CAIRO — Emad El-Tohamy was lifted onto the shoulders of other Egyptian protesters Wednesday outside the U.S. Embassy here and denounced America for allowing a film that depicts the Islam prophet Mohammed in a vulgar, insulting manner.
“I see the U.S. government allowed the Web to spread this link all over the world without limiting freedom, without banning it,” said Mohammad Umma, who like many in the crowd believes that because America is a democratic nation it should censor media that insult any religion.
“America tells us they are the country of freedom, democracy and tolerance,” Umma said. “We considered America democratic, but now with what happened, we hate America.”
Attacks in Libya that left four U.S. diplomats dead — including Ambassador Christopher Stevens — and a mob invasion of the U.S. Embassy in Cairo in which the U.S. flag was torn to shreds have left many to wonder: How can people the USA helped free from murderous dictators treat it in such a way?
“Many Americans are asking — indeed, I asked myself — how could this happen?” Secretary of State Hillary Rodham Clinton said. “How could this happen in a country we helped liberate, in a city we helped save from destruction? ”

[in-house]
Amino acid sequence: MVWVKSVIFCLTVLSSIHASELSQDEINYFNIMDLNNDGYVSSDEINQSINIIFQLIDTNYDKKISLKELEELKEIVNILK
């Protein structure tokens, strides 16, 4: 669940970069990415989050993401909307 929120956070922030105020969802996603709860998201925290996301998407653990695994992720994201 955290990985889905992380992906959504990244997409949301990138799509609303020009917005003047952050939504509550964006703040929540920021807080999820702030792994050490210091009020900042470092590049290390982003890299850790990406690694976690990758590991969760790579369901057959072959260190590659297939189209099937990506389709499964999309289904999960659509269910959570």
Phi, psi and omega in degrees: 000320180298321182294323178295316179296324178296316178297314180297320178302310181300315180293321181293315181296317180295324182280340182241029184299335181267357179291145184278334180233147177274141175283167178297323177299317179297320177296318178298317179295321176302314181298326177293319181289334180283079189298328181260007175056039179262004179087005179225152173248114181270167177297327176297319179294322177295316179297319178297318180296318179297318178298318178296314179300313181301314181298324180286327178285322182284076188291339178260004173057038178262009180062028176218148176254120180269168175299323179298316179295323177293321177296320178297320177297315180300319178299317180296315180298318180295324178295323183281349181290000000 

The Arab Spring was lauded in the West for bringing in rapid succession the ouster of dictators such as Zine El Abidine Ben Ali in Tunisia, Hosni Mubarak in Egypt, Moammar Gadhafi in Libya and Ali Abdullah Saleh in Yemen.
Although the revolutions brought democracy, they have also empowered leaders of a stringent brand of political Islam to push for changes not always in line with Western values such as freedom of expression.
And they are using anti-Islamic material from the West to stir up opposition to the West. The latest example is the use of a previously unnoticed film produced in California that depicted Mohammed as a child molester and murderer.
“The growth of democracy in the Middle East is going to bring forward a lot of anti-American sentiment that has been suppressed for a long time by dictators who were seeking friendly relations with America,” said Joshua Landis, head of Middle Easternstudies at the University of Oklahoma.
“There are a lot of people who are very resentful toward the West and believe that the West is anti-Islamic,” he said. “I think we are going to see a lot more of this. They are remaking their identities, and America, the West and Islam are at the very center of how different factions are going to position themselves.”
‘A deliberate attack’
It remains unclear who was behind the attack on the consulate in Benghazi, which came on the 11th anniversary of 9/11. In 2001, members of the Islamist terror group al-Qaeda hijacked four planes and killed nearly 3,000 people. …
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